Oliver Beach, former star of Tough Young Teachers and now second-in-charge of economics and business Studies at Central Foundation Boys' School in London, writes:
No penultimate education-themed documentary episode review would be complete without an immaculate Beyoncé lyric. Tonight’s, from her 2007 hit Flaws and All, perfectly encapsulates the woes of the Year 11 boys portrayed on our tellies last night: “I’m a puzzle yes indeed, ever complex in every way”. It was up to a collection of inspirational, committed teachers to try to unfold the tangled web of kidult complexity, to wade through the distractions of the teenage boys’ bedroom (excellent imagery, Mr Palumbo), to rationalise with the minds of differently charismatic boys and to motivate muted voices in the run-up to the crescendo of their five-year secondary school journey.
This week’s episode, which at one point looked like it was descending into Jeremy Kyle: Library Edition, introduced us to three men who were frustrated at crucial points in their careers: Paris, Oscar and Mr Skinner. Yes, that’s right, Mr Skinner. Three young (you’re welcome, Mr S) men who inspire and need to be inspired. Ms Smith plans to inspire the capital and it’s become clear that the other members of her team provide the necessary ingredients to better the various recipes for success. It has struck me that since the first episode (and presumably before even that), the intentions of Ms Smith and her team are eternally geared towards high achievement and aspirations, which is fantastic. Despite knowing that these episodes were carefully edited for Channel of the Year ratings and maybe another coveted Bafta, one must acknowledge the hysteria and last-minute interventions to galvanise students’ energies towards the days of reckoning. Is that purposeful? Is a C at GCSE with perpetual molly-coddling and chasing round corridors a truly successful result for schools?
Indeed, light-hearted as last night was, these shows have to catalyse policy questions for those making the decisions in Sanctuary Buildings. Oscar, as an example, is clearly very intelligent and in the eyes of his peers he is an omniscient 16-year-old. His brain is full of “useless facts” (are any facts useless?) provided to him by his impressively academic father, spades of cultural capital and Mastermind-worthy general knowledge, none of which will produce the desired A, B or C grades on his certificate in June. If students are only judged by what’s on the specification and not on their holistic knowledge of the subject and its links to other curriculum areas, are we really serving and assessing these young people well?
The second issue that schools need to contend with is their continuous desire to be the old man in the watchtower in Fort Boyard – overseeing every move by each student, asking abstract questions and doing all that is possible to protect them from falling into the Atlantic. Schools need to try to move away from being hawks and more on building a culture and an ethos where mistakes should be encouraged and failure is part of success (thanks, Mr Skinner). If schools are always running interventions, putting posters up reminding students of looming exams and training students just weeks before “the clock is at zero”, it qualifies the concern that maybe, in the words of pop sensation JoJo, it might just be “too little too late”.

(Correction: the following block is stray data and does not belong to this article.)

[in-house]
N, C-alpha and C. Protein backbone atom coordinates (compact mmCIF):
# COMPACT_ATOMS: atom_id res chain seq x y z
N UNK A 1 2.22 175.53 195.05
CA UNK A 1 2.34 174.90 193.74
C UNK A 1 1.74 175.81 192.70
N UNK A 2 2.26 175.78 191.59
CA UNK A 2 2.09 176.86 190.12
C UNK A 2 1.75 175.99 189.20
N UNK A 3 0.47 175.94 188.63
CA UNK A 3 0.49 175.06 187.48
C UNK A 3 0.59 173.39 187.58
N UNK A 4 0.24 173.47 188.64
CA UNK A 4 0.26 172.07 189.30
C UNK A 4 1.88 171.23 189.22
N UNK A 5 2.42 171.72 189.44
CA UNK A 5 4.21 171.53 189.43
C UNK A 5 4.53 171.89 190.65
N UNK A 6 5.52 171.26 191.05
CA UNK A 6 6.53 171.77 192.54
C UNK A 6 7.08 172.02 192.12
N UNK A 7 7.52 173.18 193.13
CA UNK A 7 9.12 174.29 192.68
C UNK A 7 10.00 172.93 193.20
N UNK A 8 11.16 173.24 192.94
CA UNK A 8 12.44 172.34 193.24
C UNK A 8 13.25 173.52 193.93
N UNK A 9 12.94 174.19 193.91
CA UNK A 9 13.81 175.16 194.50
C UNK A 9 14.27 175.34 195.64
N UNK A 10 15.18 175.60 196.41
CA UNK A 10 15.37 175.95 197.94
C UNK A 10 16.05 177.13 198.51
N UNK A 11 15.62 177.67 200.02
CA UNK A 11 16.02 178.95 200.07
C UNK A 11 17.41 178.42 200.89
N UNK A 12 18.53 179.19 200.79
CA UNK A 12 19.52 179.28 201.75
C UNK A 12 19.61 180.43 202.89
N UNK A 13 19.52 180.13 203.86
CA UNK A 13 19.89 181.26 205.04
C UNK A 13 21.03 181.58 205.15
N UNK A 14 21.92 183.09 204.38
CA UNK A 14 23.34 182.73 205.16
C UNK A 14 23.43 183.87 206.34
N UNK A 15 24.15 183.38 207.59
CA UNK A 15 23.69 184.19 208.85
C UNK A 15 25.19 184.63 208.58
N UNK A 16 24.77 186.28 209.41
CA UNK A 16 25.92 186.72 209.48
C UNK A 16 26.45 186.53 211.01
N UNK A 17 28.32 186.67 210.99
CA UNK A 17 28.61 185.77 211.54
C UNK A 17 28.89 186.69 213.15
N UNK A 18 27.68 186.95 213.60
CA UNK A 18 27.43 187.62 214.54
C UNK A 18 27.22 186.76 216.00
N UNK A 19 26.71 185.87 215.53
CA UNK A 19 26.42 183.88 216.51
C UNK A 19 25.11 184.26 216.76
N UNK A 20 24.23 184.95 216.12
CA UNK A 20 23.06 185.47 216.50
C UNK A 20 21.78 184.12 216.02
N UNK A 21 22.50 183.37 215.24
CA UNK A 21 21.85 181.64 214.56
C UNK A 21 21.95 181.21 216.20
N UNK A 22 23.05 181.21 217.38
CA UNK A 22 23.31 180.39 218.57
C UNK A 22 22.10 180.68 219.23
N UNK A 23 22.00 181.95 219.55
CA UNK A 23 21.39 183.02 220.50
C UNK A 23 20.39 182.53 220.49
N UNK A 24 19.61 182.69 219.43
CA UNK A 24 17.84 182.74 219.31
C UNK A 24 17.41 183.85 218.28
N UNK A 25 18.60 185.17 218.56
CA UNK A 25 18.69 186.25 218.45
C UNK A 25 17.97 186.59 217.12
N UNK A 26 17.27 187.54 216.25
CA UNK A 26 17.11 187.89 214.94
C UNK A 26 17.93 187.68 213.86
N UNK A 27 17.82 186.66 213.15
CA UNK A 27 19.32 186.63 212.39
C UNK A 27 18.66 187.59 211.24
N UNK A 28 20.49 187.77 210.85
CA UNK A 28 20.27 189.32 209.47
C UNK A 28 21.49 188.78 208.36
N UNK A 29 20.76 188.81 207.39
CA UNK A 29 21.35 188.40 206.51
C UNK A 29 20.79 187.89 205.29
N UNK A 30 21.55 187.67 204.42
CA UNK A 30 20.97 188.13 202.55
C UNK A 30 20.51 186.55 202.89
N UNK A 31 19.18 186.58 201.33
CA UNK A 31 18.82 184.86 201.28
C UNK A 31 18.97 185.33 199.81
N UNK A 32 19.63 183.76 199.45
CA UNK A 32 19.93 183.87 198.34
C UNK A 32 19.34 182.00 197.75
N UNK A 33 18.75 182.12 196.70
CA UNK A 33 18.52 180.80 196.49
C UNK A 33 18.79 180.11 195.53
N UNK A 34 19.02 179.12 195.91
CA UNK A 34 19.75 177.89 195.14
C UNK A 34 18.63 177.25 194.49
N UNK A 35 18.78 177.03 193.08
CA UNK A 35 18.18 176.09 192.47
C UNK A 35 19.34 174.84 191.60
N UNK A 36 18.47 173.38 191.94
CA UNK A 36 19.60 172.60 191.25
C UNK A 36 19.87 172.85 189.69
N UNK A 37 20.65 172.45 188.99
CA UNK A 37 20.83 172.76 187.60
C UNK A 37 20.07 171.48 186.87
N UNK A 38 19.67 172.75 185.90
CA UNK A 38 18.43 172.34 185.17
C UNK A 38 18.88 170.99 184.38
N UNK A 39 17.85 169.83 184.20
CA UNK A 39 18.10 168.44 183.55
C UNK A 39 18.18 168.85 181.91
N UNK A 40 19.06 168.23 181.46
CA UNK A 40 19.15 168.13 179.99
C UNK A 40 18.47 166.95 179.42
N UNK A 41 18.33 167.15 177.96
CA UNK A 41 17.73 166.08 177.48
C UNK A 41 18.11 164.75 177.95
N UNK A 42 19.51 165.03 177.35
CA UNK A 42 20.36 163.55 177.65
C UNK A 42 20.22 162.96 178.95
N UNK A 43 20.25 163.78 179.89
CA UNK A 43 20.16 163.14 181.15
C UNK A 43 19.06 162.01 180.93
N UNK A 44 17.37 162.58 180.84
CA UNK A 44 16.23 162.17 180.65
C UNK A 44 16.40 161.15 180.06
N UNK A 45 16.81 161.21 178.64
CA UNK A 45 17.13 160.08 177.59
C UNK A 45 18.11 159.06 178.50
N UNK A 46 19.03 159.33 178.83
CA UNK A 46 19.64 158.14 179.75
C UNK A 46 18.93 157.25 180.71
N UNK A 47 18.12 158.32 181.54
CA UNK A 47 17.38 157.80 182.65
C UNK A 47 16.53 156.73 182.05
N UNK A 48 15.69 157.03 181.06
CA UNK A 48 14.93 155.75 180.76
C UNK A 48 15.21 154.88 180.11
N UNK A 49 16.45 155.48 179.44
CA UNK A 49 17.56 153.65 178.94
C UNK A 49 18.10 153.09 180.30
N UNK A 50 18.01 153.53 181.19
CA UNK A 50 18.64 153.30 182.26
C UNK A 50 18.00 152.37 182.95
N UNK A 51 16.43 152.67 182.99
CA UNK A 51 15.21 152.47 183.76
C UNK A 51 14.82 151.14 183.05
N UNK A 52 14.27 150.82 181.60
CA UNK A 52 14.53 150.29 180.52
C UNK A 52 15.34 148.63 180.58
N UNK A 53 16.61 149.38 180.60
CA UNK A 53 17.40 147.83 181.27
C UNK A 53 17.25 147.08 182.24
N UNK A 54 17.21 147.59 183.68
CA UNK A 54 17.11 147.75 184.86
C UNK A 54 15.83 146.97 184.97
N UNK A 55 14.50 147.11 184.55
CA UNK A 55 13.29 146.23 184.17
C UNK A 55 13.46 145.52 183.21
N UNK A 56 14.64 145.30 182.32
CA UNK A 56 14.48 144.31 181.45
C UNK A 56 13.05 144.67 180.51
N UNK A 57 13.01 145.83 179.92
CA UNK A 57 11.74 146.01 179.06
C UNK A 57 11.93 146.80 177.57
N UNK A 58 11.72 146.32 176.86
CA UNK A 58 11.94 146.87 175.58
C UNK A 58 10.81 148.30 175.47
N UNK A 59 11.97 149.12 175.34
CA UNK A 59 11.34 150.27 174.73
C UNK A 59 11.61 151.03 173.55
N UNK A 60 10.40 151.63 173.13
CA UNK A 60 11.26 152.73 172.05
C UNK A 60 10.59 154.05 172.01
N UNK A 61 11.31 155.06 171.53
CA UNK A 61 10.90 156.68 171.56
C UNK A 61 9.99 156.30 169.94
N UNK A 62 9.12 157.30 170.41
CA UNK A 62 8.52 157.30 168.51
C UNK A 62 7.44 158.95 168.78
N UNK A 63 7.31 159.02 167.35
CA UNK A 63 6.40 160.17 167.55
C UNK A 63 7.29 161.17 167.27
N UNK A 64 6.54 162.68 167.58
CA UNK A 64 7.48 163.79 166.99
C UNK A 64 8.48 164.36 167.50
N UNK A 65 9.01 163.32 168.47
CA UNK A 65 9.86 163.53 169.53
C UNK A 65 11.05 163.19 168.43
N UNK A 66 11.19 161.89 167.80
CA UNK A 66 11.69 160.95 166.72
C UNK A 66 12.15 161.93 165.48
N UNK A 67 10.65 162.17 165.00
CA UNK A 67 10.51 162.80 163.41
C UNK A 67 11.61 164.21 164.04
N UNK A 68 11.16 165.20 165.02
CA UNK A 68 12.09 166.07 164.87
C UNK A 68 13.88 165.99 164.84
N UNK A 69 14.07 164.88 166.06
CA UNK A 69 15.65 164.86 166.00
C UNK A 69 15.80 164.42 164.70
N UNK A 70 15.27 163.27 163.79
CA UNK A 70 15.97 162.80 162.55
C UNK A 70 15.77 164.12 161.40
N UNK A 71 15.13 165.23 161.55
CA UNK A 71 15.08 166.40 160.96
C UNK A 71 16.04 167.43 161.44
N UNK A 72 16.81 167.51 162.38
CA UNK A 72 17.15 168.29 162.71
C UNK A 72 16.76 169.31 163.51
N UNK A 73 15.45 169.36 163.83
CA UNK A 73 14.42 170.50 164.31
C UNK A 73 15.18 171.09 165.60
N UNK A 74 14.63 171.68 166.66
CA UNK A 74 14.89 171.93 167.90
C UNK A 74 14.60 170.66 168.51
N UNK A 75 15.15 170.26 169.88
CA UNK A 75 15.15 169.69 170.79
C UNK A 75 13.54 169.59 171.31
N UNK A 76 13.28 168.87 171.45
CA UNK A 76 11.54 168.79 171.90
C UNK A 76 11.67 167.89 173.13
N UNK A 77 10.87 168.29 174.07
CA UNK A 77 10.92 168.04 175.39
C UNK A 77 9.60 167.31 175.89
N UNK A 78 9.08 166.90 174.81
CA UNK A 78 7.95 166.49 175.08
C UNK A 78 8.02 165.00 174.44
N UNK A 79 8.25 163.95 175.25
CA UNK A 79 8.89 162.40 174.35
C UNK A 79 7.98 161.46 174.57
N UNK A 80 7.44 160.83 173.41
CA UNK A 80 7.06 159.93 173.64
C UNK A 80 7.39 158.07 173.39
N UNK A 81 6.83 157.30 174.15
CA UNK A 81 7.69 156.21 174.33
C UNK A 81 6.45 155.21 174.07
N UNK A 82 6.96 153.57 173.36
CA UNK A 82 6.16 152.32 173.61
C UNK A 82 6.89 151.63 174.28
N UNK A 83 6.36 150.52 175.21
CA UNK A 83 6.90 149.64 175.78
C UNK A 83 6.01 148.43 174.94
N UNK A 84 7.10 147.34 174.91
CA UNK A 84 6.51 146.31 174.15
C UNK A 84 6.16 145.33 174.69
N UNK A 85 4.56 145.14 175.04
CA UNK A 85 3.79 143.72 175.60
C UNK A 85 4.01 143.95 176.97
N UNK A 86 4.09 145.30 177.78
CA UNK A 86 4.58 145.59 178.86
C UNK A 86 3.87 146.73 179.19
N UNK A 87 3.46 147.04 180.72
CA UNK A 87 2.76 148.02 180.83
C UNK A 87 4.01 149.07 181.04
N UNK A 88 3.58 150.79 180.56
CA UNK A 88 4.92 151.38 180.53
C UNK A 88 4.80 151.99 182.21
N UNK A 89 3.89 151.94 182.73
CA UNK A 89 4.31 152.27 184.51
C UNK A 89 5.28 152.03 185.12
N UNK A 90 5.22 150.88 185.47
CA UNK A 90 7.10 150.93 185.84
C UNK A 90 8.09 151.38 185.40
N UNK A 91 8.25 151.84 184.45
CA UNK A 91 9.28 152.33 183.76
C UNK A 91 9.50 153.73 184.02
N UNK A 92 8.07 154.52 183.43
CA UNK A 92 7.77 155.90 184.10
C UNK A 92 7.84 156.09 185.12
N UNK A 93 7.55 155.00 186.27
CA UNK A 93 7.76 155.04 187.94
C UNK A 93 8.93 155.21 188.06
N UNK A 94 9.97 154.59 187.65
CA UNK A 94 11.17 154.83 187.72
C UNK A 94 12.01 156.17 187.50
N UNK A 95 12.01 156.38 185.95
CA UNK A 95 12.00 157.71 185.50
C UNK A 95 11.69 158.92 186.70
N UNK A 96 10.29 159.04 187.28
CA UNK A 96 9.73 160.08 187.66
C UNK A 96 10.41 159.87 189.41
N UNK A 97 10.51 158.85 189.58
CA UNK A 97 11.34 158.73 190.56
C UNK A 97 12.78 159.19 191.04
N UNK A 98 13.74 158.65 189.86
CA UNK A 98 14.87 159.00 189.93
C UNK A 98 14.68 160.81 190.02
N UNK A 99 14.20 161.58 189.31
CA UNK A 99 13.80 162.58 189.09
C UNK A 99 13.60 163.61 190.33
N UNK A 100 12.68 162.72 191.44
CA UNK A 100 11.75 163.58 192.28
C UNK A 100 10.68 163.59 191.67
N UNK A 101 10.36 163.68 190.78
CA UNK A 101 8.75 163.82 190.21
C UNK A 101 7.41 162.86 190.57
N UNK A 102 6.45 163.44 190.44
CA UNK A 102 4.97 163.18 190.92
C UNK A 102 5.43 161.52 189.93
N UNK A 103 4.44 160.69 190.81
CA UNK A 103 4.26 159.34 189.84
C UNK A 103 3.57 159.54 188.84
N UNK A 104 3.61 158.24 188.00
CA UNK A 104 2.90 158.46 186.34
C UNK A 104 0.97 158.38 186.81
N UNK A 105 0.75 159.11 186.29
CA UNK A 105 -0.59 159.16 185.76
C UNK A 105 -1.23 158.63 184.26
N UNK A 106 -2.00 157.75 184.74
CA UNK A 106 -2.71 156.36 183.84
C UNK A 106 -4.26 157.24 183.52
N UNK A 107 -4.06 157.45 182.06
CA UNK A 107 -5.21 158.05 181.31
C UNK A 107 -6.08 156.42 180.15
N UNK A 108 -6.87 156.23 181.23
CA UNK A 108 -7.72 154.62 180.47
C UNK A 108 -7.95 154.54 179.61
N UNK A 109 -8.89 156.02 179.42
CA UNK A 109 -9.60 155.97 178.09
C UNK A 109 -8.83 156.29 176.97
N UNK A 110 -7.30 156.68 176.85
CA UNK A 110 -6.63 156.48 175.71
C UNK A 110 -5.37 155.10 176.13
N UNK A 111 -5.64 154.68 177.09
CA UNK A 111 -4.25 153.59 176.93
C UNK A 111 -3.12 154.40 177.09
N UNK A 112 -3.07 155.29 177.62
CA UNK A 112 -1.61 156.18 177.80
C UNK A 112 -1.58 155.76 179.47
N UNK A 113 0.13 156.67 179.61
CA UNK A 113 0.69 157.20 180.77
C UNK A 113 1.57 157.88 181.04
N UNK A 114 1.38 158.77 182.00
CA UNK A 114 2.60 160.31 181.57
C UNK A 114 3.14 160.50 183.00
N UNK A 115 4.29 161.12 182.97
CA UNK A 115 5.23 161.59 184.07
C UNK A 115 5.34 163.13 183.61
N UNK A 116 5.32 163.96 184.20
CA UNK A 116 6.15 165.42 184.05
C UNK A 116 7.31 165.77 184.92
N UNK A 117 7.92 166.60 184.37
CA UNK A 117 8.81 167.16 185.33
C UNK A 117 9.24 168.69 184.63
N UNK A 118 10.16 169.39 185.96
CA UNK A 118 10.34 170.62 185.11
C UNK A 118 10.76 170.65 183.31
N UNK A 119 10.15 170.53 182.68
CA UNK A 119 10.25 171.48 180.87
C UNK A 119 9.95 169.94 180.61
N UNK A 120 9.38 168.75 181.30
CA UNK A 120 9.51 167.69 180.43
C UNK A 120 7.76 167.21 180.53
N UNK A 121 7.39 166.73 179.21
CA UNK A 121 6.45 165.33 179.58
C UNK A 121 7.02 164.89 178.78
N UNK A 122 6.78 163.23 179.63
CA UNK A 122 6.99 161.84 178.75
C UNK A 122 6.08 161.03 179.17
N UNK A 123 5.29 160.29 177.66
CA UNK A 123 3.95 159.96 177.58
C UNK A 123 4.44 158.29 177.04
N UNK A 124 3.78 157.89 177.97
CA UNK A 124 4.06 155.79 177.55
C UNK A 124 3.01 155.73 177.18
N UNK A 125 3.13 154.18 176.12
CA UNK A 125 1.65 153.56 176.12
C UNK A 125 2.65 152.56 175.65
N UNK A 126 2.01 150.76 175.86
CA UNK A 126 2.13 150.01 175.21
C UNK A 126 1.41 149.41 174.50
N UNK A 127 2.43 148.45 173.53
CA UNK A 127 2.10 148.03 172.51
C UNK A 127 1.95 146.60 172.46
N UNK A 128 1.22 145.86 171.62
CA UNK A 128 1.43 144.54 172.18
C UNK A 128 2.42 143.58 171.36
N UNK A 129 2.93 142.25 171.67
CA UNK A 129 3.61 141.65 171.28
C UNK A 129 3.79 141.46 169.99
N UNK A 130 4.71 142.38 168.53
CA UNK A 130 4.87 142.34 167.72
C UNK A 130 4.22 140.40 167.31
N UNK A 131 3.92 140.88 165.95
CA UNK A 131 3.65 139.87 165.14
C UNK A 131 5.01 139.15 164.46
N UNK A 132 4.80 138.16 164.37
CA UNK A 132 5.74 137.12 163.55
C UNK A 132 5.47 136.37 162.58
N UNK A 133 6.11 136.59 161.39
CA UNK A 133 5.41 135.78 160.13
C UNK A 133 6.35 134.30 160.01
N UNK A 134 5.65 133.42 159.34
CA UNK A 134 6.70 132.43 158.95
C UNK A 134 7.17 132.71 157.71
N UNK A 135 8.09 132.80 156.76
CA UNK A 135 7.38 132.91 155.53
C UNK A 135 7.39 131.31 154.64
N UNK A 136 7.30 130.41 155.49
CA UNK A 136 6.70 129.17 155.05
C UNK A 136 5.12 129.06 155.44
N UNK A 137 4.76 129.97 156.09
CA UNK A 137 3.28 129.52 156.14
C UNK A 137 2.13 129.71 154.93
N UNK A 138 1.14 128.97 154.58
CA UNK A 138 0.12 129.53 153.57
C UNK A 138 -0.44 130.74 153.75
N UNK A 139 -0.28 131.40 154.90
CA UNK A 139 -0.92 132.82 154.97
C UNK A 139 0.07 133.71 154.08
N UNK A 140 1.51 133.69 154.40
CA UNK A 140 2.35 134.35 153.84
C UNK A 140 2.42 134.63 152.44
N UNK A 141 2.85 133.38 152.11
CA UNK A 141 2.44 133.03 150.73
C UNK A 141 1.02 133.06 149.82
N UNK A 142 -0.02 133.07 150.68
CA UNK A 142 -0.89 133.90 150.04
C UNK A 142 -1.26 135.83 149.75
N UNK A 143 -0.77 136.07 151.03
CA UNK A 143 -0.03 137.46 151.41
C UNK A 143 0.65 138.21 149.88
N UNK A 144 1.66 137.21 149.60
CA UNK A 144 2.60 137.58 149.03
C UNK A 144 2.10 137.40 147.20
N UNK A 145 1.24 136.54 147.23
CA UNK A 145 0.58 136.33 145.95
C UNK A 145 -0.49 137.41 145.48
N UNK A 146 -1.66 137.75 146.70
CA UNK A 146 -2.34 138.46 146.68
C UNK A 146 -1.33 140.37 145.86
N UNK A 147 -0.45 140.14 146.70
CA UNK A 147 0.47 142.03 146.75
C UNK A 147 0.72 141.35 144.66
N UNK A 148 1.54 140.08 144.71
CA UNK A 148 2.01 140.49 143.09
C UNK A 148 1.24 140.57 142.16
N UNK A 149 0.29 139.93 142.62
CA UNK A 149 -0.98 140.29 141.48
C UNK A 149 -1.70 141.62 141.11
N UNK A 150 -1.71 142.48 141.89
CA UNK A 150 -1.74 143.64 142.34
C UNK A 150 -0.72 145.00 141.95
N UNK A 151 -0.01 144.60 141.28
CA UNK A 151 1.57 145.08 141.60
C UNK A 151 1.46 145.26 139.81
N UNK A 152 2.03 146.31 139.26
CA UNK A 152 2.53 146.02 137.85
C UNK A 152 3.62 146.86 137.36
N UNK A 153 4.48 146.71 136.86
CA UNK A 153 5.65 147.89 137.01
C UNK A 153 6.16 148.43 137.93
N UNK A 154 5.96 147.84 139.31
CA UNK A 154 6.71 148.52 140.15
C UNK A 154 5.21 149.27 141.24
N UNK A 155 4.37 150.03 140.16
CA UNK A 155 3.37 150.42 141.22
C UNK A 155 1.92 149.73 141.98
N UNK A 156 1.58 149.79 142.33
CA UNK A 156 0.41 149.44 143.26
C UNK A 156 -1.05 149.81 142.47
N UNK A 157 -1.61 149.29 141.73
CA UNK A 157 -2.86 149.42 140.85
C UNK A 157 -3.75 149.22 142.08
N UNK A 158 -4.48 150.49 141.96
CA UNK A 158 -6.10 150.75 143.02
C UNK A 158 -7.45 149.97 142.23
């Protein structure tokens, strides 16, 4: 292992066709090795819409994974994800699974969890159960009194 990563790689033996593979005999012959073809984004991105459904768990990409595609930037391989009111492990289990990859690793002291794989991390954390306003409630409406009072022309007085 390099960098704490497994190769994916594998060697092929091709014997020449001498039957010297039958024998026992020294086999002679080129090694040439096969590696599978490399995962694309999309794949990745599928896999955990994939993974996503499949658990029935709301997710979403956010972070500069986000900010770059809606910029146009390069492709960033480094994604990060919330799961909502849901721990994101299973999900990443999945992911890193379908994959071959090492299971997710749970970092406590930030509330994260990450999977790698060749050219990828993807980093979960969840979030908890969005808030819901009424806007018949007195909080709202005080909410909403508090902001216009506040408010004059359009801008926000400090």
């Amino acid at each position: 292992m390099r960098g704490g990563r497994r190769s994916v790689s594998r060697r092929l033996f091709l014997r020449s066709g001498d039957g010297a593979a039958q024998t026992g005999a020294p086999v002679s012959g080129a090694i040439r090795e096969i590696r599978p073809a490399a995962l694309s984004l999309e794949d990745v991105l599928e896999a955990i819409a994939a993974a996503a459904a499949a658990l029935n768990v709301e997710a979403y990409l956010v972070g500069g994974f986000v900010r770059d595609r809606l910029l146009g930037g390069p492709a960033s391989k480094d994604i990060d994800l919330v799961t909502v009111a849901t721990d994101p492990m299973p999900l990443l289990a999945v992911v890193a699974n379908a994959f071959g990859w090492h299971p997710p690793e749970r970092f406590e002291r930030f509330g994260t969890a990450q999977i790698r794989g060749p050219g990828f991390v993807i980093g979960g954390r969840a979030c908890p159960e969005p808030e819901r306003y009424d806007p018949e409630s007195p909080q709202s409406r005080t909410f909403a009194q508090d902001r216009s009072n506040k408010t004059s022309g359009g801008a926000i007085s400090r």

Oscar, who needed to play the system and listen to Ms Higgins, also needed to learn not to fear himself. His eccentricities were highlighted on screen, but underneath the jovial veneer was a young man concerned with his writing ability, the pressure of having an equally, if not more, intelligent younger brother, the expectations at home and the fear of disappointing Ms Higgins. He desperately needed support from the incredible pastoral team at Frederick Bremer, as, despite the intellectual exterior, there was a fragmented interior that could have buckled under the stress of it all. There was, however, promise shown of a young Whitehall candidate; using his intelligence, somewhat geeky charisma (that’s a compliment, it’s my USP) and passion to mount the petition to reclaim the library. Frederick Bremer is nurturing the political leaders of tomorrow, whether it's through Joshua's persuasive puppetry or Oscar's campaign for a dedicated place to revise (an odd concept, if you ask me).
Another contributor to hilarity at Frederick Bremer was Paris, who struggled with English language and so decided that a route into classroom comedy would be the best option. While Paris displayed all the vital signs of an apathetic youth, he did seem genuinely reflective and self-regulating and committed to not failing. Mr Skinner, another resident quote-machine, reminded him that failure isn’t something that should be feared (human bananas, on the other hand, ) but a necessary part of life that should be embraced. These students are so lucky to have Mr Skinner; a man committed to the success of his students – a quality that is so evident to his pupils that they sang happy birthday to him in class. Well done, Mr S.
The penultimate episode has left us thinking about what we can do for our brightest, most needy and most at risk, especially if those characteristics belong to the same individual. Do we seek to inspire them with persistence and support, or do we hound them with reminders of destiny and other Thatcher-esque monotonies? The answer is clearly the former. Mr Skinner and Ms Higgins were our heroes last night, showing that determination and commitment to students’ welfare and success really does make a difference. Oscar may be able to solve a Rubik’s cube, but it takes a teacher to solve Oscar.
Find TES' full coverage of this series at the Educating the East End landing page